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One of the nicest books I have read, I both could not wait and did not want it to end in equal measures.  The chracters were easy to love and it was a flowing tale of times past and cultural divides.
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The story is set across two timelines - 1957 Japan and present day America. I found it easy to know which timeline I was in thanks to the headings, but also the two timelines had a very different and distinct feel to them. The Japan timeline was soft and gentle with at times an ethereal quality. While the present day USA felt more frenetic. It was almost as if two different people had written them with the characters voice so unique to each timeline.

I've been to Japan and was really looking forward to being transported back there by this book, and it didn't disappoint. I love time travel books and although this strictly isn't one I felt like I had travelled back to the Japan of 1957 in reading this story. I began to feel like I really was there, I could see it all so clearly in my minds eye.

In the book we meet Naoko who is living in Japan in 1957 and Tori who is living in the USA in the present day. We hear Naoko's story and interwoven into it is Tori, who is trying to reconcile the Father she thought she knew, with the information he's suddenly revealed about his life as he is dying. As the book progressed I really began to root for Naoko. I felt her pain, bewilderment and anticipation at freedom. This was thanks to the atmospheric writing which is also so very beautiful. But not so flowery as to lose the story line.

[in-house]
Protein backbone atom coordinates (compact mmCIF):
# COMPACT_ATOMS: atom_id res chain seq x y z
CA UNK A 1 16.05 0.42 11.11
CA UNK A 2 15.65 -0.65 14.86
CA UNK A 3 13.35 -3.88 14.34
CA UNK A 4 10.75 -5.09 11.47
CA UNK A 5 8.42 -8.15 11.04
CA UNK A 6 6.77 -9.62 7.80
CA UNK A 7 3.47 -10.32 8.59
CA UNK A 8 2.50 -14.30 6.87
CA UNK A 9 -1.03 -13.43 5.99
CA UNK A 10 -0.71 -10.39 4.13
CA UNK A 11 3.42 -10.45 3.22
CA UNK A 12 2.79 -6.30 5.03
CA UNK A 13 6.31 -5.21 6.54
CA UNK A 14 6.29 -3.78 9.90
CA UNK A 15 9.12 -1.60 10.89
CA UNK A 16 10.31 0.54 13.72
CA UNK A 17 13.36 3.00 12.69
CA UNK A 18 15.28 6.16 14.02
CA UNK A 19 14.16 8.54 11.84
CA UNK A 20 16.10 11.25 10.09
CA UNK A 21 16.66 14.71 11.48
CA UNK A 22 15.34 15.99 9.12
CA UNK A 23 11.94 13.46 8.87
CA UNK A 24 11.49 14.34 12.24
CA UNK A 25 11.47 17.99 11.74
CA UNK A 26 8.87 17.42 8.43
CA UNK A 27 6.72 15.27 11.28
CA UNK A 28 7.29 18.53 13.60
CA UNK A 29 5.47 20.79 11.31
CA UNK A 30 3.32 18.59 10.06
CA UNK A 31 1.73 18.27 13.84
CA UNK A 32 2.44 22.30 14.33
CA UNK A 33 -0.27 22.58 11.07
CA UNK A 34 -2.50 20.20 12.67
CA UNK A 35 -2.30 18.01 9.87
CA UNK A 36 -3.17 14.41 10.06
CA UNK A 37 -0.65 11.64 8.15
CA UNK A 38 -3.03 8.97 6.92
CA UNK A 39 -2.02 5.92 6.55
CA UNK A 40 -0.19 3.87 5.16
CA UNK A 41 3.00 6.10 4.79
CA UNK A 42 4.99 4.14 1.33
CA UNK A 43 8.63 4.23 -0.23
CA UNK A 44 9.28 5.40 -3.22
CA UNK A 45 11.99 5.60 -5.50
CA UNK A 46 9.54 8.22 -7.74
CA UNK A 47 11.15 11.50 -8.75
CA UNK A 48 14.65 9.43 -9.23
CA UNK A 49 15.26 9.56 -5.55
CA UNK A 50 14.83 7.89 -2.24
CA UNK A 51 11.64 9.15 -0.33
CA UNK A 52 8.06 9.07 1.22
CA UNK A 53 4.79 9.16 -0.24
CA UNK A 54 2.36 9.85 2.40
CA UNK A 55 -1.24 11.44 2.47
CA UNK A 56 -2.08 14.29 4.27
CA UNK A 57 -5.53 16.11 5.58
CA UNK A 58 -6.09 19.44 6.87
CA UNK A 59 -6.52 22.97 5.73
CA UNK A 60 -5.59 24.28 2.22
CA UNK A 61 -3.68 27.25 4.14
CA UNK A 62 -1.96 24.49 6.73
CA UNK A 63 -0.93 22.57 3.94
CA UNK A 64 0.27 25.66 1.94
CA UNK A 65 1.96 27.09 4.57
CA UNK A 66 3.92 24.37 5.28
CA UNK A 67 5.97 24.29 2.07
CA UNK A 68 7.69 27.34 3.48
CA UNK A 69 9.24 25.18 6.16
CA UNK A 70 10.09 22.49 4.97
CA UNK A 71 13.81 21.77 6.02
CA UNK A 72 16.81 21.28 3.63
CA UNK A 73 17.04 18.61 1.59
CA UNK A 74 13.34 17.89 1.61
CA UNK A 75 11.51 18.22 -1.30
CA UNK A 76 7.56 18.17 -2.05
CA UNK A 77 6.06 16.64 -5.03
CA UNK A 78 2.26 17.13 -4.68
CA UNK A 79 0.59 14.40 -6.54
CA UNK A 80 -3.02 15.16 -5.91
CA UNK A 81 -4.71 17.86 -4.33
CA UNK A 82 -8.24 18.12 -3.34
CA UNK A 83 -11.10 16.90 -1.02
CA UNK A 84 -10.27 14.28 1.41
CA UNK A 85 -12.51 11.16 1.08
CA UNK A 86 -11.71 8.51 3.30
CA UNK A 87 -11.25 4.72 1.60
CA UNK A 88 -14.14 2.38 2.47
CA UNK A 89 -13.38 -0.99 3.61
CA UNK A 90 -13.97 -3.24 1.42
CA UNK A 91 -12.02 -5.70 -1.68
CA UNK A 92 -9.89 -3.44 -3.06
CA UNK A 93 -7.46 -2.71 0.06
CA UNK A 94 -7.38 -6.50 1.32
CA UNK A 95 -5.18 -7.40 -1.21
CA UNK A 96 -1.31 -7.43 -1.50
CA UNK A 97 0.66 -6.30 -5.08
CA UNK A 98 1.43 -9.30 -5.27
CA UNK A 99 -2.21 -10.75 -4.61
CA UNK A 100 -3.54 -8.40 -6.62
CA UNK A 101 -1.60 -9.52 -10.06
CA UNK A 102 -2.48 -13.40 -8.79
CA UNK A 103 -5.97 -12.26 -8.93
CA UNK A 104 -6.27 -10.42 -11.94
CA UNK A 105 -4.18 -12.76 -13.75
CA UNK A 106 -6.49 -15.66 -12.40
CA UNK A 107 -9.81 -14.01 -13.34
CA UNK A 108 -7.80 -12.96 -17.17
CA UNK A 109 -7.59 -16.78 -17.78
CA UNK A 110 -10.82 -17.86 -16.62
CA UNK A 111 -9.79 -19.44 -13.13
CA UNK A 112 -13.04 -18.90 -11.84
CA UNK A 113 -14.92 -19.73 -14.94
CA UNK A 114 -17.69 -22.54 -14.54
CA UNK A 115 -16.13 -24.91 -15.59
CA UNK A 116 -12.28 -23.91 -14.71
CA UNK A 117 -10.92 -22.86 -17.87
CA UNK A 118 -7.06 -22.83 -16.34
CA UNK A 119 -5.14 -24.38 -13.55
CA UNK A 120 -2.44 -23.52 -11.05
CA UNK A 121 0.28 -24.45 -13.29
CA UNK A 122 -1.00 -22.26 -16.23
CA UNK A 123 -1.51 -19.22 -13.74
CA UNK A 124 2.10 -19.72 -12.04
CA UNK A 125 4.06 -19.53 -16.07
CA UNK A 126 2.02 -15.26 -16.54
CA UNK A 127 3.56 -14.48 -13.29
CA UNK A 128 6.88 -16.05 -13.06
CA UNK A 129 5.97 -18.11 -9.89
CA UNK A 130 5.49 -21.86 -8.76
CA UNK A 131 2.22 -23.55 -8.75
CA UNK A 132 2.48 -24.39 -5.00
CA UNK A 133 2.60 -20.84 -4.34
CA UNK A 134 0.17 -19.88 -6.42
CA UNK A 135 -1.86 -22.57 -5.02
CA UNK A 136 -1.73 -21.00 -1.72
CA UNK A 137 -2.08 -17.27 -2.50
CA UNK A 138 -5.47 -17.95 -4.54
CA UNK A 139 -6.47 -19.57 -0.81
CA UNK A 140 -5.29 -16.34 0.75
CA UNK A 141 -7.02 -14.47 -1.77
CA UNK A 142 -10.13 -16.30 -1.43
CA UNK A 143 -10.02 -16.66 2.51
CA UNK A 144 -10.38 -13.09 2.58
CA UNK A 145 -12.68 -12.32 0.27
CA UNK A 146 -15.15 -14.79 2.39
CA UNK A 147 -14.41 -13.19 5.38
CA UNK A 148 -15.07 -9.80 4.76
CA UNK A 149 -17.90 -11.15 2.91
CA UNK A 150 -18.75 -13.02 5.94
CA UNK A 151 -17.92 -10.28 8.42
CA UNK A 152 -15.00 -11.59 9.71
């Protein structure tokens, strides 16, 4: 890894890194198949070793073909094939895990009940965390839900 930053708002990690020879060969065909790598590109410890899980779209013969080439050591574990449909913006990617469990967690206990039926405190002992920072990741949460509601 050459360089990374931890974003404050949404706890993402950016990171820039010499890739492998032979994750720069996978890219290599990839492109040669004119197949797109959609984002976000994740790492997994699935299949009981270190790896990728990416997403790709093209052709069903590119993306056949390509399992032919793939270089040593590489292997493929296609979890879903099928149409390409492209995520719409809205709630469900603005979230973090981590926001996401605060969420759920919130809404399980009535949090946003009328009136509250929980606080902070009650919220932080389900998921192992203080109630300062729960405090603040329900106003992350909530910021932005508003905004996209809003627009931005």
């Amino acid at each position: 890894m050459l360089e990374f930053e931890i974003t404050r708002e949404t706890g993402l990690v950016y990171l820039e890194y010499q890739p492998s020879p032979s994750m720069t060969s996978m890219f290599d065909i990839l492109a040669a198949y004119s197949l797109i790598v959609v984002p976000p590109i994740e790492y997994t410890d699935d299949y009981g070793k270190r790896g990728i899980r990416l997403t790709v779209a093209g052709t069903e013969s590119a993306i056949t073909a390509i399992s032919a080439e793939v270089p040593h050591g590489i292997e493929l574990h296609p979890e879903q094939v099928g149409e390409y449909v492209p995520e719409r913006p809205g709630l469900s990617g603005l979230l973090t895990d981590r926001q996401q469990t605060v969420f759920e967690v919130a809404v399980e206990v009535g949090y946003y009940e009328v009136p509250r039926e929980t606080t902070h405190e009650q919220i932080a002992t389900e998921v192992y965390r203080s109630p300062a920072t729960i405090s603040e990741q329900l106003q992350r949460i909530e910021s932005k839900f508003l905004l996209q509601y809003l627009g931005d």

Through this book I have discovered another side to Japan that I did not know existed. Many of the prejudices in the 1950s Western world were mirrored in Japan including the thoughts around mixed marriages and their ensuing children, also the children born out of wedlock. This is dealt with very sensitively and the details throughout the book show how well researched the book is. The book is a work of fiction but the author used real events and stories from her own Father to write the story. The author's note at the end of the book made for interesting reading. The tears I was struggling to hold back at this point fell freely, as fiction and truth met.
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The Woman in the White Kimono: A Novel by [Johns, Ana]The author of "The Woman in the White Kimono" has a gift of choosing words that drew me into the book quickly. This historical fiction fascinates and captivates. The story takes you into the lives of Japanese women during WWII. These women were ostracized because they found love in nontraditional places. They were cut off from family and loved ones.

The story is written in a beautiful style that shows the author has researched the topic well. I highly recommend this book to those who love historic fiction.

Thank you NetGalley, Legend Press and the author for allowing me to have an advance copy of this book to review. The opinions of this review are entirely my own.
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The Woman In The White Kimono is one of the most powerful and moving books I’ve read for a long time.